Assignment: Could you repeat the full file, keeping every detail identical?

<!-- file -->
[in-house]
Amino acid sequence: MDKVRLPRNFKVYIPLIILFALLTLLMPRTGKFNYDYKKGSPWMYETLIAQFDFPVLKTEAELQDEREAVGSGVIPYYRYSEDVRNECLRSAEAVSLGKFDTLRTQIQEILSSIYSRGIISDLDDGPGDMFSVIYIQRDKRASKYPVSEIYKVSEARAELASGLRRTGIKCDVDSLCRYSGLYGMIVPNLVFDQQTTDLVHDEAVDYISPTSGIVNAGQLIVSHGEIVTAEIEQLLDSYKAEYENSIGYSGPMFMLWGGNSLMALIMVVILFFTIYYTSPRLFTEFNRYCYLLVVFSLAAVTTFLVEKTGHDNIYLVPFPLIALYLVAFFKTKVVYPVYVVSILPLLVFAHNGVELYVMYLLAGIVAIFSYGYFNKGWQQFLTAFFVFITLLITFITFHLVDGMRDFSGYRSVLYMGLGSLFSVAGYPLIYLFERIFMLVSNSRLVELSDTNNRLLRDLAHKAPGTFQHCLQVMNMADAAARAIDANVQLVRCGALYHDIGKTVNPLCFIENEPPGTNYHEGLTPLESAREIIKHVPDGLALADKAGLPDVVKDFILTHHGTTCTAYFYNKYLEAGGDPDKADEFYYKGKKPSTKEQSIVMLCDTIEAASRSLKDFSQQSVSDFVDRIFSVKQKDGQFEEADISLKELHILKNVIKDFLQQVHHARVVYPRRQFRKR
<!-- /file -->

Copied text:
[in-house]
Amino acid sequence: MDKVRLPRNFKVYIPLIILFALLTLLMPRTGKFNYDYKKGSPWMYETLIAQFDFPVLKTEAELQDEREAVGSGVIPYYRYSEDVRNECLRSAEAVSLGKFDTLRTQIQEILSSIYSRGIISDLDDGPGDMFSVIYIQRDKRASKYPVSEIYKVSEARAELASGLRRTGIKCDVDSLCRYSGLYGMIVPNLVFDQQTTDLVHDEAVDYISPTSGIVNAGQLIVSHGEIVTAEIEQLLDSYKAEYENSIGYSGPMFMLWGGNSLMALIMVVILFFTIYYTSPRLFTEFNRYCYLLVVFSLAAVTTFLVEKTGHDNIYLVPFPLIALYLVAFFKTKVVYPVYVVSILPLLVFAHNGVELYVMYLLAGIVAIFSYGYFNKGWQQFLTAFFVFITLLITFITFHLVDGMRDFSGYRSVLYMGLGSLFSVAGYPLIYLFERIFMLVSNSRLVELSDTNNRLLRDLAHKAPGTFQHCLQVMNMADAAARAIDANVQLVRCGALYHDIGKTVNPLCFIENEPPGTNYHEGLTPLESAREIIKHVPDGLALADKAGLPDVVKDFILTHHGTTCTAYFYNKYLEAGGDPDKADEFYYKGKKPSTKEQSIVMLCDTIEAASRSLKDFSQQSVSDFVDRIFSVKQKDGQFEEADISLKELHILKNVIKDFLQQVHHARVVYPRRQFRKR